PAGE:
Rock Products

MAR 2013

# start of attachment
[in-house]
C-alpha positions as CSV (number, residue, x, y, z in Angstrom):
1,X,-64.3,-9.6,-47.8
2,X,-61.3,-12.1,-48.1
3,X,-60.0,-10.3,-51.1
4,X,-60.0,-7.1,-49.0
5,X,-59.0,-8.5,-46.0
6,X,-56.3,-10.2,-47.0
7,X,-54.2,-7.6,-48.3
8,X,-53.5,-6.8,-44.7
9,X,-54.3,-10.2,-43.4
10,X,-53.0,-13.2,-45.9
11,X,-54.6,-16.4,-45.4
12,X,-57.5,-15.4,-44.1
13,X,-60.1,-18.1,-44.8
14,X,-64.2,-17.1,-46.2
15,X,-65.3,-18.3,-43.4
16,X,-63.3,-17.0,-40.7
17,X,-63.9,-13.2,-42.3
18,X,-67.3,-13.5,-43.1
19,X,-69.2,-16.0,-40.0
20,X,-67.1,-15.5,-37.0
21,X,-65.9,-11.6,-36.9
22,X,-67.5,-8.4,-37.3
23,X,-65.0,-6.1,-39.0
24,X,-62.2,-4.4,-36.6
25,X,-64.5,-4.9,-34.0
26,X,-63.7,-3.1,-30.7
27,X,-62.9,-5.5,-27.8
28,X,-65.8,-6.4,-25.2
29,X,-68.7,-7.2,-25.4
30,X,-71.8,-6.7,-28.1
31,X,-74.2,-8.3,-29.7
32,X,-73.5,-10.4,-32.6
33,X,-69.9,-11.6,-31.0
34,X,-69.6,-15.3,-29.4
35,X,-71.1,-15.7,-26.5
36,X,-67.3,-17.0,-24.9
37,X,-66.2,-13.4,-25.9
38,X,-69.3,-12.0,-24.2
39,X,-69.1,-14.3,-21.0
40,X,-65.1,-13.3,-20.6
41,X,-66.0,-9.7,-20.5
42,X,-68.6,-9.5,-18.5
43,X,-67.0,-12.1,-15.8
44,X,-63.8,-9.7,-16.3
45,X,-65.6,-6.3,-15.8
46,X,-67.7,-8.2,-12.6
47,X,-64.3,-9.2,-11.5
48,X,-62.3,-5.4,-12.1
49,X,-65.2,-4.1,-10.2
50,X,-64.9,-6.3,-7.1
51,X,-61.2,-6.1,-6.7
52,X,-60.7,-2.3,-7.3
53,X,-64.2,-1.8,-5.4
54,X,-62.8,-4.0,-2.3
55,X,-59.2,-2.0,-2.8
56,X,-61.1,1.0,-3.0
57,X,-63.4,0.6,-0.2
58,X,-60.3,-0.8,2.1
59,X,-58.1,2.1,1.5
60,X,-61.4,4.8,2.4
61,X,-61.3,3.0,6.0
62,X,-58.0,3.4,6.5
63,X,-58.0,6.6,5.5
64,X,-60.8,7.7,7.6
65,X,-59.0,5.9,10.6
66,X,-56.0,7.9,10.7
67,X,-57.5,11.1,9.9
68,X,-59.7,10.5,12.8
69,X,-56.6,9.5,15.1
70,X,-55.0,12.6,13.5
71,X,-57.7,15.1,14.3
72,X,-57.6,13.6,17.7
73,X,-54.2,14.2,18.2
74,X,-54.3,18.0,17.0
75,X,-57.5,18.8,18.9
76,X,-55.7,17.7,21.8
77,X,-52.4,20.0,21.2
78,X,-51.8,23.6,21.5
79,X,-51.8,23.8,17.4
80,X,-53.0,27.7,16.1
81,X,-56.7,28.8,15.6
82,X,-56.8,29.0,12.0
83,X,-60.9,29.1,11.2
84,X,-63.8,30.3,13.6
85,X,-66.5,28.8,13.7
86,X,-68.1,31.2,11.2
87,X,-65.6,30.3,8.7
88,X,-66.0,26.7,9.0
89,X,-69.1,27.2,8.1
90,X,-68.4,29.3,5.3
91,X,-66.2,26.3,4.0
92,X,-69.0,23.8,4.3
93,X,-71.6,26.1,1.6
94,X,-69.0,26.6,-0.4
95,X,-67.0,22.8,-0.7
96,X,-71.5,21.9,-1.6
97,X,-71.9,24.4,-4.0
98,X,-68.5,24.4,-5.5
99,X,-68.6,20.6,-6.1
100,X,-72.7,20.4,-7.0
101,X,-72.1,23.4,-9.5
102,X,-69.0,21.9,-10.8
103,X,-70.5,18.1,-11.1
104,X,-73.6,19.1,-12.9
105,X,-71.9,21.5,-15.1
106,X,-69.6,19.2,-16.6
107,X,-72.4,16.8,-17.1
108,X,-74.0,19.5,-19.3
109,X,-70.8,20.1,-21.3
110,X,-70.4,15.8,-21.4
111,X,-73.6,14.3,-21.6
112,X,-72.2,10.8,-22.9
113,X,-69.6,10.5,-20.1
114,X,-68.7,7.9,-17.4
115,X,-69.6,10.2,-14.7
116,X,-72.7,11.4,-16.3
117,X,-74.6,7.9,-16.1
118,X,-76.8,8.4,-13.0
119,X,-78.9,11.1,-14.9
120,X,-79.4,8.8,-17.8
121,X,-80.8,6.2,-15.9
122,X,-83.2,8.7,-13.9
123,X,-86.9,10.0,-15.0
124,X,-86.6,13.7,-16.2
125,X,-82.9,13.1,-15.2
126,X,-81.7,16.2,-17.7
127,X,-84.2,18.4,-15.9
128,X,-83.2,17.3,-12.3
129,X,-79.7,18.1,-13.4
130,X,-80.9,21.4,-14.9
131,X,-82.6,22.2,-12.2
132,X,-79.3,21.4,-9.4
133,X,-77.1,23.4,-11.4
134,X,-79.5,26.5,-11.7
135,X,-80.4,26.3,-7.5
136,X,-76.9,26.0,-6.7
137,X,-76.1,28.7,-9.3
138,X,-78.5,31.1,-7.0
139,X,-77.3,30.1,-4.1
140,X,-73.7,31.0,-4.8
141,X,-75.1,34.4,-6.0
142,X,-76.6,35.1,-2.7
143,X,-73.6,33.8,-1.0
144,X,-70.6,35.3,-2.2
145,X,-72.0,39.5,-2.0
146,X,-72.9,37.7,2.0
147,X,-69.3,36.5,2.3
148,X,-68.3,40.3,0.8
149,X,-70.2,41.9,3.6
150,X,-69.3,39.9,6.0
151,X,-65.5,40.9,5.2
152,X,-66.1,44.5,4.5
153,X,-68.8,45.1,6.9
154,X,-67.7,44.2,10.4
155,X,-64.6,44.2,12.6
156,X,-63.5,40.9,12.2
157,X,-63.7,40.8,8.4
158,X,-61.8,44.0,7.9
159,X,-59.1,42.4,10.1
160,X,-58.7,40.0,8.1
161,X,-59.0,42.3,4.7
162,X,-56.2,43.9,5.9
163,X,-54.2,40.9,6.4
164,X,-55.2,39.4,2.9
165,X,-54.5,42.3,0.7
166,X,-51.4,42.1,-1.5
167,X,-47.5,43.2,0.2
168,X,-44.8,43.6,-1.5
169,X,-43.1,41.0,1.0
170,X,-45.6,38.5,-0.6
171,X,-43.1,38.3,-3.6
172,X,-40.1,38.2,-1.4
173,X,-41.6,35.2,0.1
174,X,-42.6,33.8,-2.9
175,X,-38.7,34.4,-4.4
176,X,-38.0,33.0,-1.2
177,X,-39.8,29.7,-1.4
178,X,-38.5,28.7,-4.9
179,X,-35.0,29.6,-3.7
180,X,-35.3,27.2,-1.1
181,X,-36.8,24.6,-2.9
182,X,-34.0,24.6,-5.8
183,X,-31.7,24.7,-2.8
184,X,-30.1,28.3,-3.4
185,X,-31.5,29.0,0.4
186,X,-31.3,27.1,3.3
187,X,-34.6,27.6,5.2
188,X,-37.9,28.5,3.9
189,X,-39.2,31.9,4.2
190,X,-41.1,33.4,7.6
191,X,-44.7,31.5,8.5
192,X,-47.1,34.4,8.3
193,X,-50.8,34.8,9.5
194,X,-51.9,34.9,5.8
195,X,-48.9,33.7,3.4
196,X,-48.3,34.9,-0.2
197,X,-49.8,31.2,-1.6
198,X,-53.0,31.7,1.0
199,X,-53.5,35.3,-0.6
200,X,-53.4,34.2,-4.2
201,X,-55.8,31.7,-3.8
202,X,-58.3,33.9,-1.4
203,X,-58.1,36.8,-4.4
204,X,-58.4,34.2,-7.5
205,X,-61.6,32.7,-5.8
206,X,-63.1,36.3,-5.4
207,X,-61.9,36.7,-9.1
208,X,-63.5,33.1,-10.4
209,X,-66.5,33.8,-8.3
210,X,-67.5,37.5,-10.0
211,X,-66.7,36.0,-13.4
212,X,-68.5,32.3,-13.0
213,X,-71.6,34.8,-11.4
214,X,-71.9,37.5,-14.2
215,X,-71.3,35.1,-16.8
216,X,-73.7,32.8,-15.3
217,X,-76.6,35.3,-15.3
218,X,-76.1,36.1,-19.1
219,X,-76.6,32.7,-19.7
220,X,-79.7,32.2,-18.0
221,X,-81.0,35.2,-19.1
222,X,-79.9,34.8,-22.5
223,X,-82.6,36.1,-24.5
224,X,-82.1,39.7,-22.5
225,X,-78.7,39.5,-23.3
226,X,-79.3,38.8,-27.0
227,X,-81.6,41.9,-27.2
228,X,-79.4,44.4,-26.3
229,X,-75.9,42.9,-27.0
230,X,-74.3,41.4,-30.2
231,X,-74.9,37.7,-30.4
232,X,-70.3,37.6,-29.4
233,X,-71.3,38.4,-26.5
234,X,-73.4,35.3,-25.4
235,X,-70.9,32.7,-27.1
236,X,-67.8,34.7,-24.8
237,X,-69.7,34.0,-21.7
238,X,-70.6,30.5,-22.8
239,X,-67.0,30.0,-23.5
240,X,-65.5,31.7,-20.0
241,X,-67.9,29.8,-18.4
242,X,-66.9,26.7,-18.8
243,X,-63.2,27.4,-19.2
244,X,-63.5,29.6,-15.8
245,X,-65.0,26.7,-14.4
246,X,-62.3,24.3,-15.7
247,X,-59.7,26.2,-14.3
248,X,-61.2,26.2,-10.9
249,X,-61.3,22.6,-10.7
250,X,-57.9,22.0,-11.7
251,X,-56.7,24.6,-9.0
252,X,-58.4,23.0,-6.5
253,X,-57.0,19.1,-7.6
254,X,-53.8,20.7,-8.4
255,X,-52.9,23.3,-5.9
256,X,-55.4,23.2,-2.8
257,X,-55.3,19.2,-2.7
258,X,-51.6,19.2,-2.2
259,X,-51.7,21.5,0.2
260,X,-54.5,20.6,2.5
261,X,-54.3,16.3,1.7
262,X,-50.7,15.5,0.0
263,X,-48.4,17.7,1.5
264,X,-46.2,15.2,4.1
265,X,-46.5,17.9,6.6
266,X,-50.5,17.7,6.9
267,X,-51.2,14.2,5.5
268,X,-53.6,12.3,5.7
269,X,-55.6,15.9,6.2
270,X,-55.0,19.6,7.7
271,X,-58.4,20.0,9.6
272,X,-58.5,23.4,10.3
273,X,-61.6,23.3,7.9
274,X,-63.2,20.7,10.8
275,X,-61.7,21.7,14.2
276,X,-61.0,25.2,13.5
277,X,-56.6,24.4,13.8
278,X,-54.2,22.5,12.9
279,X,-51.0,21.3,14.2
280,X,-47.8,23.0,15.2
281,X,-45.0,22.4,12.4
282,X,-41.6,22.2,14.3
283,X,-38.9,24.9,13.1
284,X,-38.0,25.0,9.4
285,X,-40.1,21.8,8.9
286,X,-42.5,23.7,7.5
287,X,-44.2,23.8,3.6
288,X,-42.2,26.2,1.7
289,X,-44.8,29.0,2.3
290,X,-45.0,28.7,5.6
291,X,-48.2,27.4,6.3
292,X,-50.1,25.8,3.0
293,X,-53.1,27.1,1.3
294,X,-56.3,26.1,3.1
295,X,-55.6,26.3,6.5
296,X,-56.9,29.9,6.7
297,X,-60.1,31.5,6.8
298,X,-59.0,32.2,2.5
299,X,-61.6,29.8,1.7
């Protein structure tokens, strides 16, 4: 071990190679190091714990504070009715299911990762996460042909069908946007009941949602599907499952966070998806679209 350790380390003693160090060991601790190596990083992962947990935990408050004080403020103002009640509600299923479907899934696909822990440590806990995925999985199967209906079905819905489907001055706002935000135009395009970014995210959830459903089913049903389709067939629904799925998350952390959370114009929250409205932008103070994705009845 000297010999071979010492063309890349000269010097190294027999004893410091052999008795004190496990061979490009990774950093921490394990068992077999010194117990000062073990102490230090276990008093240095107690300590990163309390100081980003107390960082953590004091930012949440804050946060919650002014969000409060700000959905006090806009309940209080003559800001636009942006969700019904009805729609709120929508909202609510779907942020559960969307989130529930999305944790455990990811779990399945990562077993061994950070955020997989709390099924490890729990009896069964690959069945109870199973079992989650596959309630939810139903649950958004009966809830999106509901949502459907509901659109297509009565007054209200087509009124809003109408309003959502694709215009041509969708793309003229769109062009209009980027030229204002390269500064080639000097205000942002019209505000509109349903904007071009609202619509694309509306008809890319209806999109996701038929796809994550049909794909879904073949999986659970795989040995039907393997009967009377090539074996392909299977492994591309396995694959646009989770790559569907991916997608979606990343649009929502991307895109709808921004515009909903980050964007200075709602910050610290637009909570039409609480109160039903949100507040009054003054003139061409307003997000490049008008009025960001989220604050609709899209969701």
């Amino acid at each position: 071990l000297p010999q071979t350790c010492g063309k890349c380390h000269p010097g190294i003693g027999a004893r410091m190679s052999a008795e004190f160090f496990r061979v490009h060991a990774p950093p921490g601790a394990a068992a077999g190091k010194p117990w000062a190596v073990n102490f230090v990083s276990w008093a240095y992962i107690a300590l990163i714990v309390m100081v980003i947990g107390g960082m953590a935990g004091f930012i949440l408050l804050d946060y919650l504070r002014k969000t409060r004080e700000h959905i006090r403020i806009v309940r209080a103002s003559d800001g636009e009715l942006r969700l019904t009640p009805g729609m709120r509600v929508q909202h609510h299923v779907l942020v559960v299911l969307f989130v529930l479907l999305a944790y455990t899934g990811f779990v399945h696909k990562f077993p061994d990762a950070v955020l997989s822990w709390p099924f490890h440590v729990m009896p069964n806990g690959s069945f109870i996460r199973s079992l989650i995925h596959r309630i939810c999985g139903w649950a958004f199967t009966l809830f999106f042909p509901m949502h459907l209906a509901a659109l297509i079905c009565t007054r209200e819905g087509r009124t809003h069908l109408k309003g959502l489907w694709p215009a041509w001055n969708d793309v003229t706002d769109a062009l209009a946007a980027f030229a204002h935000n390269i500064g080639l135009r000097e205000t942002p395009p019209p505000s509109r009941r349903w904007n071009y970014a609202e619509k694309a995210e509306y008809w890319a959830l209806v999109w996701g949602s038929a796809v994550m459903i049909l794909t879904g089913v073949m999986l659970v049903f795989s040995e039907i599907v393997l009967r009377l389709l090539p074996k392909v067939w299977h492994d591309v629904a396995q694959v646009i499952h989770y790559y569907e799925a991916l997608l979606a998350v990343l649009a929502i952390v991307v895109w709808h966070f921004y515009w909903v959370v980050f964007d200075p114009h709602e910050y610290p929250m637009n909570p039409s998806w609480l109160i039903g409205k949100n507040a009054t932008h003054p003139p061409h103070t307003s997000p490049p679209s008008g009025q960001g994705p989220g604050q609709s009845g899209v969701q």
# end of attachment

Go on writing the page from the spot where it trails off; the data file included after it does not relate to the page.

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How to Deal with MSHA���s New Pattern of Violations Rule By Ross Watzman & Henry Chajet On Jan. 17, 2013, MSHA announced a final rule revising MSHA���s Pattern of Vi��� olations (POV) regulations in 30 C.F.R. Part 104. According to MSHA, ���the final rule simplifies the existing POV criteria, improves consistency in applying the POV criteria, and more effectively achieves the Mine Act���s statutory in��� tent.��� The catch? The final rule, which takes effect in March, allows MSHA to issue a POV notice without first issuing a Potential POV (PPOV) notice and re��� view (thus eliminating the 90 day im��� provement period) and eliminates the existing requirement that MSHA must consider final orders in its POV review. Under current law, MSHA must issue a PPOV notice before pattern closure order enforcement can begin. Then, after a conference with the District Manager and implementation of a suc��� cessful program to avoid S&S violations, MSHA currently withdraws the PPOV notice unless the district manager con��� tinues to believe a pattern of violations exists at the mine. MSHA���s amendment will revise that system by forcing opera��� tors to self���track through the compli��� ance monitoring tool on the MSHA website and to proactively spend re��� sources to prevent pattern considera��� tion, without any prior pattern notice from MSHA. Its logic for eliminating the PPOV process is that it believes some mines only improved to remain off the POV, and the improvements made during the PPOV period declined over time. The agency believes eliminating the PPOV period will result in more sustained im��� provement in mines since they will not receive notice of a potential POV. While removal of the PPOV period is troubling, MSHA���s elimination of the final order criteria is equally disconcert��� 74 ROCKproducts ��� MARCH 2013 ing. The POV was designed to provide a sanction against operators through ���the issuance of a withdrawal order to an op��� erator who has an established pattern of health and safety violations which are of such a nature as could significantly and substantially contribute to the cause and effect of mine health and safety haz��� ards.��� S. REP. No. 95���181, at 66��� 67 (1977), reprinted in S. Subcomm. on Labor, Comm. on Human Res., Legisla��� tive History of the Federal Mine Safety and Health Act of 1977, at 6654���55 (1978) (emphasis added). But, contrary to Congressional intent, the final rule allows MSHA to consider orders and citations that are pending an appeal when it evaluates a mine���s safety record. According to MSHA, this does not violate a mine operator���s due process rights because: (1) operators have the right to discuss citations and orders with the inspector both during the inspection and at the closeout con��� ference; and (2) operators can request a safety and health conference with the field office supervisor or the dis��� trict manager to review citations and orders and present any additional rel��� evant information. However, to describe the rule in Mo��� nopoly terms, the updated POV regu��� lations amount to a ���go directly to jail, do not pass go��� system. Under the new rule, allegations in a citation or order are treated as facts, and an in��� spector���s opinion is all that matters. Stated differently, MSHA will always be right, and the operator always guilty; regardless of whether it can prove its innocence in a court of law. Unless overturned by a court in an ex��� pected industry challenge, the final rule will impose significant, onerous burdens on mine operators. Ross Watzman is a public policy lawyer with Patton Boggs LLP. He can be reached at RWatzman@PattonBoggs.com. Henry Chajet counsels and represents clients in environmental, health and safety (EH&S) matters and antitrust matters, focusing on crisis management, dispute resolution, trial and appellate litigation, standard setting, liability prevention, regulatory and congressional proceedings and ���direct purchaser��� overcharge recoveries for corporate clients in antitrust price manipulation cases. He can be contacted at hchajet@pattonboggs.com. Exactly how the final rule will affect mine operators will be quantified in the coming months and year. But ac��� cording to a National Mining Associa��� tion (NMA) official, MSHA���s new POV rule will have ���far���reaching implica��� tions.��� Mine owners and operators must be vigilant about their safety and health training, policies, and proce��� www.rockproducts.com

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